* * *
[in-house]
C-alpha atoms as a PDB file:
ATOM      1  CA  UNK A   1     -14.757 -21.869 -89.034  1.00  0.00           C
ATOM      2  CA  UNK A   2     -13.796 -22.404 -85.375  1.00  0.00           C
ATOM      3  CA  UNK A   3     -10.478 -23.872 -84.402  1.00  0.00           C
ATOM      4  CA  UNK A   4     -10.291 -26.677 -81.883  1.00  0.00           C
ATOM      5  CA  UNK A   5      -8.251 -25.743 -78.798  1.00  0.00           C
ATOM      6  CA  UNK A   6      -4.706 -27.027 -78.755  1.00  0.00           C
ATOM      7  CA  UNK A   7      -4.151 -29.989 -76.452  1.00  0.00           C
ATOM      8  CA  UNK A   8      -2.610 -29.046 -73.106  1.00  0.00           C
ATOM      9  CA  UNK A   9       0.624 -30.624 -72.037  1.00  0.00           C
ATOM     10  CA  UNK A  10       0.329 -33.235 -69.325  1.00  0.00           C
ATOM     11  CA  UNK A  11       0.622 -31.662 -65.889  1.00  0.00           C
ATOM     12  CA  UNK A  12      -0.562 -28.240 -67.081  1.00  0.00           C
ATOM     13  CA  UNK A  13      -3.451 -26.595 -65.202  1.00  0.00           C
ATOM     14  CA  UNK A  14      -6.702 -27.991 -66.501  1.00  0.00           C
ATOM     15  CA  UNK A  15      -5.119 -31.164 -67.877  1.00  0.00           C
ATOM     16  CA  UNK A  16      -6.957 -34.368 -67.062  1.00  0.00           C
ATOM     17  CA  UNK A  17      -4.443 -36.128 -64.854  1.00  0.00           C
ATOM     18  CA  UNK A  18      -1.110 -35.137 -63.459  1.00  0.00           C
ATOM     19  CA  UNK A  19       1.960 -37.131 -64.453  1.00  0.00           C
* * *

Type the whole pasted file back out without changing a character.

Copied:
[in-house]
C-alpha atoms as a PDB file:
ATOM      1  CA  UNK A   1     -14.757 -21.869 -89.034  1.00  0.00           C
ATOM      2  CA  UNK A   2     -13.796 -22.404 -85.375  1.00  0.00           C
ATOM      3  CA  UNK A   3     -10.478 -23.872 -84.402  1.00  0.00           C
ATOM      4  CA  UNK A   4     -10.291 -26.677 -81.883  1.00  0.00           C
ATOM      5  CA  UNK A   5      -8.251 -25.743 -78.798  1.00  0.00           C
ATOM      6  CA  UNK A   6      -4.706 -27.027 -78.755  1.00  0.00           C
ATOM      7  CA  UNK A   7      -4.151 -29.989 -76.452  1.00  0.00           C
ATOM      8  CA  UNK A   8      -2.610 -29.046 -73.106  1.00  0.00           C
ATOM      9  CA  UNK A   9       0.624 -30.624 -72.037  1.00  0.00           C
ATOM     10  CA  UNK A  10       0.329 -33.235 -69.325  1.00  0.00           C
ATOM     11  CA  UNK A  11       0.622 -31.662 -65.889  1.00  0.00           C
ATOM     12  CA  UNK A  12      -0.562 -28.240 -67.081  1.00  0.00           C
ATOM     13  CA  UNK A  13      -3.451 -26.595 -65.202  1.00  0.00           C
ATOM     14  CA  UNK A  14      -6.702 -27.991 -66.501  1.00  0.00           C
ATOM     15  CA  UNK A  15      -5.119 -31.164 -67.877  1.00  0.00           C
ATOM     16  CA  UNK A  16      -6.957 -34.368 -67.062  1.00  0.00           C
ATOM     17  CA  UNK A  17      -4.443 -36.128 -64.854  1.00  0.00           C
ATOM     18  CA  UNK A  18      -1.110 -35.137 -63.459  1.00  0.00           C
ATOM     19  CA  UNK A  19       1.960 -37.131 -64.453  1.00  0.00           C